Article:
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High capacity of the endoplasmic reticulum to prevent secretion and aggregation of amyloidogenic proteins.

EMBO J. 2017 Dec 15. pii: e201695841. doi: 10.15252/embj.201695841. [Epub ahead of print]

Authors/Editors: Vincenz-Donnelly L, Holthusen H, Körner R, Hansen EC, Presto J, Johansson J, Sawarkar R, Hartl FU*, Hipp MS*.
Publication Date: 2017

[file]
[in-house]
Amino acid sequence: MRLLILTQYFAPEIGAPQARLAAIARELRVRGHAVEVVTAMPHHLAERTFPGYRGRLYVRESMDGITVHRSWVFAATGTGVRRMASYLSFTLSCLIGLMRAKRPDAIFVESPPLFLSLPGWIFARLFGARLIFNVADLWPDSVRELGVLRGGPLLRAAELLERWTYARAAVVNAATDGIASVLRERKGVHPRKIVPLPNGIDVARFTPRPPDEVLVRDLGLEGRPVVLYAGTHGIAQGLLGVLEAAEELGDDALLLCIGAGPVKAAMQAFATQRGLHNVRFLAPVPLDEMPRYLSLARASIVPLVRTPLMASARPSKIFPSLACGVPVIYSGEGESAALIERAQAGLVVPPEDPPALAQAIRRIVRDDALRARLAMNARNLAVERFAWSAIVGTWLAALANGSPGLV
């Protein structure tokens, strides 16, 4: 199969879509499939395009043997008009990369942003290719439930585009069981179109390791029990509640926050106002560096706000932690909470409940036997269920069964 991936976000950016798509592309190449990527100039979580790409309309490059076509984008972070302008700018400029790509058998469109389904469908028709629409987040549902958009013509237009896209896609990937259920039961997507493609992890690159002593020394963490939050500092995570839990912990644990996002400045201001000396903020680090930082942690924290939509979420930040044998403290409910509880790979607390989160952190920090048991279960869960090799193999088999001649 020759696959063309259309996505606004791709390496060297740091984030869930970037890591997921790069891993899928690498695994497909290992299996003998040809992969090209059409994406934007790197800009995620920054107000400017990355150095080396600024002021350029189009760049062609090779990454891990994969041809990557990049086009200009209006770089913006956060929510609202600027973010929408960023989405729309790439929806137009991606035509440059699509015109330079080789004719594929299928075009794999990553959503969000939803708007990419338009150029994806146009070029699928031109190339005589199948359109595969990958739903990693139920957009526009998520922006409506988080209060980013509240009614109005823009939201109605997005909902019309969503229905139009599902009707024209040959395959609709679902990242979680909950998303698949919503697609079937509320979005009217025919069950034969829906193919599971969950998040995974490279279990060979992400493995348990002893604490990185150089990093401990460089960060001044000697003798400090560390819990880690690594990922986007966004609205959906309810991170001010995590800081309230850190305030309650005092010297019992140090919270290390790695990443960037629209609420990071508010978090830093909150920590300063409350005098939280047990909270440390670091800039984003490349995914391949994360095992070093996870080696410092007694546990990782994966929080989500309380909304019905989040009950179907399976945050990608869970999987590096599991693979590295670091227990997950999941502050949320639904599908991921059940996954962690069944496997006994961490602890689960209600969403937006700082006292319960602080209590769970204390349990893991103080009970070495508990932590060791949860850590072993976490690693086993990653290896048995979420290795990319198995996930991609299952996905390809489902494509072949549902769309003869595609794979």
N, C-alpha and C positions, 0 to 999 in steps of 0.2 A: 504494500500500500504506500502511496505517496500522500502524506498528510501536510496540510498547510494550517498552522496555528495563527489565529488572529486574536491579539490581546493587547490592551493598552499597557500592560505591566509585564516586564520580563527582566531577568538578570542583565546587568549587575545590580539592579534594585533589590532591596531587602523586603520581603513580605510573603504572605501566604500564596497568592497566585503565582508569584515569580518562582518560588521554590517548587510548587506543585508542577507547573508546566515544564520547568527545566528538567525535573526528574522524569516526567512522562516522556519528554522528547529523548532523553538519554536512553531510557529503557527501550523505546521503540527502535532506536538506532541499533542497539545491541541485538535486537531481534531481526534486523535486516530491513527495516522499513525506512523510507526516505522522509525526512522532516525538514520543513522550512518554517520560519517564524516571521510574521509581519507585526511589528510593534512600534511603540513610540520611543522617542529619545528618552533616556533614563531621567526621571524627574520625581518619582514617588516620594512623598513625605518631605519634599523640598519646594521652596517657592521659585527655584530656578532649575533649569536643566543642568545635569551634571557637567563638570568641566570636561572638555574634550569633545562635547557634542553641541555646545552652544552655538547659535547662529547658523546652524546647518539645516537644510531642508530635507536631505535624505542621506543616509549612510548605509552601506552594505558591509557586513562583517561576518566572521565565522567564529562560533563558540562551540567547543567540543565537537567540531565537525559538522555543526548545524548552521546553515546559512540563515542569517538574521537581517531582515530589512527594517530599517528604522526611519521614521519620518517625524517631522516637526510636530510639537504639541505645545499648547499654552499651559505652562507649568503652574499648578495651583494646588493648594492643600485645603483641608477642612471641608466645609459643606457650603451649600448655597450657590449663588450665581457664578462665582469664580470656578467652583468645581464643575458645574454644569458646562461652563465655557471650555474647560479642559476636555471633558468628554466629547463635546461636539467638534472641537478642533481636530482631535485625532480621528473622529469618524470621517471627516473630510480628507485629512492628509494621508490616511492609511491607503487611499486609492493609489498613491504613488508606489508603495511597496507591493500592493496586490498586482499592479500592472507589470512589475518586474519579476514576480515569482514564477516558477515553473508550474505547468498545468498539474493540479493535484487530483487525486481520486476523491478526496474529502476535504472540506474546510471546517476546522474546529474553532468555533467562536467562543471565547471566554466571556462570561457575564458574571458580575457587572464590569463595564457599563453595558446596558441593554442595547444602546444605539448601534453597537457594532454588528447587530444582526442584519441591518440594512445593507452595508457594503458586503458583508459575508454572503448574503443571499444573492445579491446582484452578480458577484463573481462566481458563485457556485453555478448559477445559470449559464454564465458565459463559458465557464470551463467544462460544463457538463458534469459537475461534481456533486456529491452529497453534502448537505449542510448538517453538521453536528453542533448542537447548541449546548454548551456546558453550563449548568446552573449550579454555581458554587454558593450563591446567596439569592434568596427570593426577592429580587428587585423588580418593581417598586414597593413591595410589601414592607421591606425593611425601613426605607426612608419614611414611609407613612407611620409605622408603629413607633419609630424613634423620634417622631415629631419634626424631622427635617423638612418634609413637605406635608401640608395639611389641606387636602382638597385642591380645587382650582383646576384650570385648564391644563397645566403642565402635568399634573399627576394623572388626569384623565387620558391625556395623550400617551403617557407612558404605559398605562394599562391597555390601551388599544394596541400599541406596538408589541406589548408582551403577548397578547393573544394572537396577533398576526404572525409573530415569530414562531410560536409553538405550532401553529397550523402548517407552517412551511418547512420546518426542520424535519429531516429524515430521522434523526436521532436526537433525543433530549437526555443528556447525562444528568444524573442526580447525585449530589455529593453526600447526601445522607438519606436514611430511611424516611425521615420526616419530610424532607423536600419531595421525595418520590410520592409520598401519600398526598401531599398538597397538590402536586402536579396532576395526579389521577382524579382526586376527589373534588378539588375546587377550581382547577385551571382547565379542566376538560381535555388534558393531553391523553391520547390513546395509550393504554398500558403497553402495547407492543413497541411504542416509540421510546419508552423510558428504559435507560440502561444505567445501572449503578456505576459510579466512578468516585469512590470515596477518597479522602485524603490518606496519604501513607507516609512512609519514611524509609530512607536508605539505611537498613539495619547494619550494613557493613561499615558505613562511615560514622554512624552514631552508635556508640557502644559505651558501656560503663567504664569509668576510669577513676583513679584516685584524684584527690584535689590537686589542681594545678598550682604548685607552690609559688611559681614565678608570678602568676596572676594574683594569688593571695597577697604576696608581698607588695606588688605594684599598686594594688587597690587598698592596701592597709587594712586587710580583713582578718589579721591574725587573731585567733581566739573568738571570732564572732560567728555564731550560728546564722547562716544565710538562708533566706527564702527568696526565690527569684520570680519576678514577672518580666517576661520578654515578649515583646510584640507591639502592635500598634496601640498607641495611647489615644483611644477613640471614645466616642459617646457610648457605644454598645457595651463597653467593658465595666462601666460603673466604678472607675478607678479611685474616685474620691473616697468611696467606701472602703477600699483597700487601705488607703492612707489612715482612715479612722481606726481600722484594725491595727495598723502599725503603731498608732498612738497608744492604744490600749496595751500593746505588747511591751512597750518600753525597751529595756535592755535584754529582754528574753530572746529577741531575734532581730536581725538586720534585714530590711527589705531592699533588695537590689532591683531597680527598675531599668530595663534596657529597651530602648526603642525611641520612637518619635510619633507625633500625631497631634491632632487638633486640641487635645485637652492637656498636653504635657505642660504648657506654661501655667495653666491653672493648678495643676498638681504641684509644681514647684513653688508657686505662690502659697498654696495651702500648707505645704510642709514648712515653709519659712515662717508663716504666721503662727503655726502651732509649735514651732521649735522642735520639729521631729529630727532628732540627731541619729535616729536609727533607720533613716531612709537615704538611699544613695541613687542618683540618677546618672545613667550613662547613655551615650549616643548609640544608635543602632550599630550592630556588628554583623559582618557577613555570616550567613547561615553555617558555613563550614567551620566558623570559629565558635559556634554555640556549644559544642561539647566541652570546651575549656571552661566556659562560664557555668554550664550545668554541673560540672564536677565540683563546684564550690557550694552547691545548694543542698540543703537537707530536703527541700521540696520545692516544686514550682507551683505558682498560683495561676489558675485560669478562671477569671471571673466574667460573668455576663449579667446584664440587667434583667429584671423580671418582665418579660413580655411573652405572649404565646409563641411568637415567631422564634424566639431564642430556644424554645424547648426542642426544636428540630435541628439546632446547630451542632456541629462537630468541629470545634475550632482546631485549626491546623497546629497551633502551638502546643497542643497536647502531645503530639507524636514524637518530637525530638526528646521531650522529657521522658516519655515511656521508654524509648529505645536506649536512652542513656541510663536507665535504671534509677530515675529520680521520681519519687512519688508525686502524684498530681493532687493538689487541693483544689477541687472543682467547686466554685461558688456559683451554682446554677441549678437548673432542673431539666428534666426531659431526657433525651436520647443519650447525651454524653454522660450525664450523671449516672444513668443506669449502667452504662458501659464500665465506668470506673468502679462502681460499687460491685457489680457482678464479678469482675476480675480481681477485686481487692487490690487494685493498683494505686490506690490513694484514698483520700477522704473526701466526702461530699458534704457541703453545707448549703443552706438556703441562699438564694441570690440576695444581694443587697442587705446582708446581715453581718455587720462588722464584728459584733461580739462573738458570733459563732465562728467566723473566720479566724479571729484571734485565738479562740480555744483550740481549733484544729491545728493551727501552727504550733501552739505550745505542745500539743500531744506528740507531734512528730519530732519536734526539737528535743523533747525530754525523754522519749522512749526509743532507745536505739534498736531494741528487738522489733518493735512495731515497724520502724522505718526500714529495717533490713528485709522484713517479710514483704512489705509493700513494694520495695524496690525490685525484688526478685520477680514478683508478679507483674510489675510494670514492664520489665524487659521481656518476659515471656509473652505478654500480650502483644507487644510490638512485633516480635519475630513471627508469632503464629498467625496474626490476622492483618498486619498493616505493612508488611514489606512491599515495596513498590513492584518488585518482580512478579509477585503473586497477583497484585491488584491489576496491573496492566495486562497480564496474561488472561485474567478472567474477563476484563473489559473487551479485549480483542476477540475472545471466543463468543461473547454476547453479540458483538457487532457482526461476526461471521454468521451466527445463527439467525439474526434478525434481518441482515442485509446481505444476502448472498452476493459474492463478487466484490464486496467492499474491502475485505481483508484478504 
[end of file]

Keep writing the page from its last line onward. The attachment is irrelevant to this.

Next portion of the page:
Protein aggregation is associated with neurodegeneration and various other pathologies. How specific cellular environments modulate the aggregation of disease proteins is not well understood. Here, we investigated how the endoplasmic reticulum (ER) quality control system handles β-sheet proteins that were designed de novo to form amyloid-like fibrils. While these proteins undergo toxic aggregation in the cytosol, we find that targeting them to the ER (ER-β) strongly reduces their toxicity. ER-β is retained within the ER in a soluble, polymeric state, despite reaching very high concentrations exceeding those of ER-resident molecular chaperones. ER-β is not removed by ER-associated degradation (ERAD) but interferes with ERAD of other proteins. These findings demonstrate a remarkable capacity of the ER to prevent the formation of insoluble β-aggregates and the secretion of potentially toxic protein species. Our results also suggest a generic mechanism by which proteins with exposed β-sheet structure in the ER interfere with proteostasis.

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